Difference between revisions of "Evolution of Cooperation - Haskell"
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Revision as of 12:48, 31 May 2006
We are summarizing the view of Edward Haskell on the evolution of cooperation.
Here is an explanation from our Foundational Essay:
Edward Haskell on the Evolution of Cooperation:
Using Edward Haskell’s triune categorization of human cooperation (adversarial, neutral, synergetic, Haskell, 1972): It was a win-lose game, which inevitably led to the monopolization of power (either in land and military forces in precapitalist formations, or in the commercial sphere, as in capitalism). Tribute was exacted from losers in a battle (or freely offered by the weak seeking protection), labor and produce from slaves and serfs. In forced, adversarial cooperation, in this win-loose game, cooperative surplus is less than optimal, it is in fact negative: 1 + 1 is less than two. Productivity and motivation are relatively low. Nevertheless, the ability to commandeer and organize vast resources, and a further division of labor, increased the productivity of such societies, as compared with the tribal economies, and they could sustain a class society with a vast army of warriors and spiritual leaders. But the competitive game was not geared on increasing the productivity of existing resources, but on the control of a bigger scope of resources, i.e. land and people, through military conquest.
In capitalist society, neutral cooperation is introduced. In theory, free workers exchange their labor for a fair salary and producers and consumers exchange products for a ‘fair’ amount of money. In neutral cooperation, the result of the cooperation is average. Participants give just their money’s worth. Neither participant in a neutral exchange gets better, 1 plus 1 equals 2. We can interpret this negatively or positively. Negatively, capitalist theory is rarely matched in practice, where fair exchange is always predicated on monopolization and power relationships, not in the form of direct coercion (except in the phase of 'primitive accumulation' of capital, in the 16th and 17th century, where coerced power was still very prevalent). The situation is therefore much darker, more adversarial and less neutral, than the theory would suggest. Nevertheless, compared to the earlier feudal models, marked by constant warfare, the monopoly of violence exercised by the capitalist state model, limits internal armed conflicts, and adversarial relationships are relegated to the sphere of commerce, or 'externalized'.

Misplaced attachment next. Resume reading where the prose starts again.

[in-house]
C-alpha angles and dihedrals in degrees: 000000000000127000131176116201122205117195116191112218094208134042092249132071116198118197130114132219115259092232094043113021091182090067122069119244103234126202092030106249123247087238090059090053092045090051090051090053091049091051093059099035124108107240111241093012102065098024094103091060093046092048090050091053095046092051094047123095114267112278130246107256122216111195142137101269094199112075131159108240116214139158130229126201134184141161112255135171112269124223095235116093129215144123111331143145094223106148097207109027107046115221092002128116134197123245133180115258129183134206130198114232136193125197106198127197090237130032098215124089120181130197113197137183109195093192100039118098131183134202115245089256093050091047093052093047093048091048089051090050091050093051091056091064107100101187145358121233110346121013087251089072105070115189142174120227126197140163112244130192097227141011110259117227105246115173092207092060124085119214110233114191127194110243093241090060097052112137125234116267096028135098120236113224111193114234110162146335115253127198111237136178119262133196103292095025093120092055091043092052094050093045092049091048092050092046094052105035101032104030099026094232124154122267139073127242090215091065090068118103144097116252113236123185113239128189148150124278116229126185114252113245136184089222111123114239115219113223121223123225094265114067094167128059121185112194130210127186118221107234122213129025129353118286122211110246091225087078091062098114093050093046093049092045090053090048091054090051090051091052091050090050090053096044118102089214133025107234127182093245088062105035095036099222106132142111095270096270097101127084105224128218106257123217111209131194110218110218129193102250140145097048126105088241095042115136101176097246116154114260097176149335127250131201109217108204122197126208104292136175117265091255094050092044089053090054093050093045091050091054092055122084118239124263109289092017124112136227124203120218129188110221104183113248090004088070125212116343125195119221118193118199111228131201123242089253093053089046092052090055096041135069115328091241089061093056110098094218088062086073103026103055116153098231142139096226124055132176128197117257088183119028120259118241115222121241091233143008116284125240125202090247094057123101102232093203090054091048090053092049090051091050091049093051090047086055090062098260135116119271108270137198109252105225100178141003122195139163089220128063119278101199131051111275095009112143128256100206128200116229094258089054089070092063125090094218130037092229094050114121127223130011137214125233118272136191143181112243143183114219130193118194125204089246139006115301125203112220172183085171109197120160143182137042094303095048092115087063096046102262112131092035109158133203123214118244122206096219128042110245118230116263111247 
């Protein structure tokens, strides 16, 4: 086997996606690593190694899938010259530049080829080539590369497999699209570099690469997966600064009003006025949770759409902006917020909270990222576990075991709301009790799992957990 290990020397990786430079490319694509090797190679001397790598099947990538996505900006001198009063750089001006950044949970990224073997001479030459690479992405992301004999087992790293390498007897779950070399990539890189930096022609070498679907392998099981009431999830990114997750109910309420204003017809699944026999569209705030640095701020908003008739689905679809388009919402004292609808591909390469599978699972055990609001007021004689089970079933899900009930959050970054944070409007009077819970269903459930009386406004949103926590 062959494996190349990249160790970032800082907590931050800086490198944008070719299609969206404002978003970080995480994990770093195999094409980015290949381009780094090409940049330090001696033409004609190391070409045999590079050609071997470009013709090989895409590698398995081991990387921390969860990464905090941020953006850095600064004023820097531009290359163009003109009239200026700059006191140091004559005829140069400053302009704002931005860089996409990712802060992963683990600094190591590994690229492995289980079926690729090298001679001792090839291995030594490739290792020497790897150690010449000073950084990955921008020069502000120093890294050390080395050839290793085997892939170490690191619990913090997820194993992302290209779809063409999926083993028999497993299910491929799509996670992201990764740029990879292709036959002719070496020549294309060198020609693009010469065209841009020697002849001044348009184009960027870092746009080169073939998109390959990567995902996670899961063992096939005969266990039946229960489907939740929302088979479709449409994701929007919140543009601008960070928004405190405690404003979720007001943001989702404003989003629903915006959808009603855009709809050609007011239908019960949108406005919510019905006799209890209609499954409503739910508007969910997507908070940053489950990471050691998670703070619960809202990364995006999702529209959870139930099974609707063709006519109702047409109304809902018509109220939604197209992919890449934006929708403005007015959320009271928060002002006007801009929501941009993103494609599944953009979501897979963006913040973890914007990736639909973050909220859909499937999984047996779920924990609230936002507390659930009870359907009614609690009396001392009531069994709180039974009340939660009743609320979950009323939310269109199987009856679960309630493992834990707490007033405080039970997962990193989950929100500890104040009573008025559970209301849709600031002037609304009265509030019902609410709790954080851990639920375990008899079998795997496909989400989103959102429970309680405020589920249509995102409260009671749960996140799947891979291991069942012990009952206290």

The system has proven very productive, and coupled with the distributive nature of the welfare state which was imposed on it, has dramatically expanded living standards in certain areas of the world. Seen in the most positive light, a positive feedback loop may be created in which both partners feel they are winning, thus it can sometimes be seen as a win-win model. But what it cannot do, due to its inherent competitive nature, is transform itself into a win-win-win model (or in the formulation of Timothy Wilken of synearth.net, a win-win-win-win model, with the biosphere as fourth partner). A capitalist relationship cannot freely care for the wider environment, only forced to care. (This is the rationale for regulation, as self-regulation generally proves even more unsatisfactory in terms of the general interest of the wider public and the survival of the biosphere)
Here peer to peer can be again defined as a clear evolutionary breakthrough. It is based on free cooperation. Parties to the process all get better from it: In Wilken's formulation: 1 plus 1 gives a lot more than 2. By definition, peer to peer processes are mobilized for common projects that are of greater use value to the wider community (since monetized exchange value falls away). True and authentic P2P therefore logically transforms into a win-win-win model, whereby not only the parties gain, but the wider community and social field as well. It is, in Edward Haskell’s definition, a true synergetic cooperation. It is very important to see the ‘energetic’ effects of these different forms of cooperation, as I indicated above: 1) forced cooperation yields very low quality contributions; 2) the neutral cooperation format of the marketplace generates average quality contributions; 3) but freely given synergistic cooperation generates passion. Participants are automatically drawn to what they do best, at the moments at which they are most passionate and energetic about it. This is one of the fundamental reasons of the superior quality which is eventually, over time, created through open source projects.
Here are some resources:
Haskell's ideas are very well summarized by Timothy Wilken, see especially chapter five, in http://www.synearth.net/UCS2-Science-Order.pdf ; http://www.synearth.net/Order/UCS2-Science-Order.html
The full text of the book of Haskell's book Full Circle, can be read at http://www.kheper.net/topics/Unified_Science/index.html ; other relevant texts are:
The evolution of humanity, at http://www.synearth.net/Haskell/FC/FCCh4.htm
The basics explained, at http://futurepositive.synearth.net/2002/07/02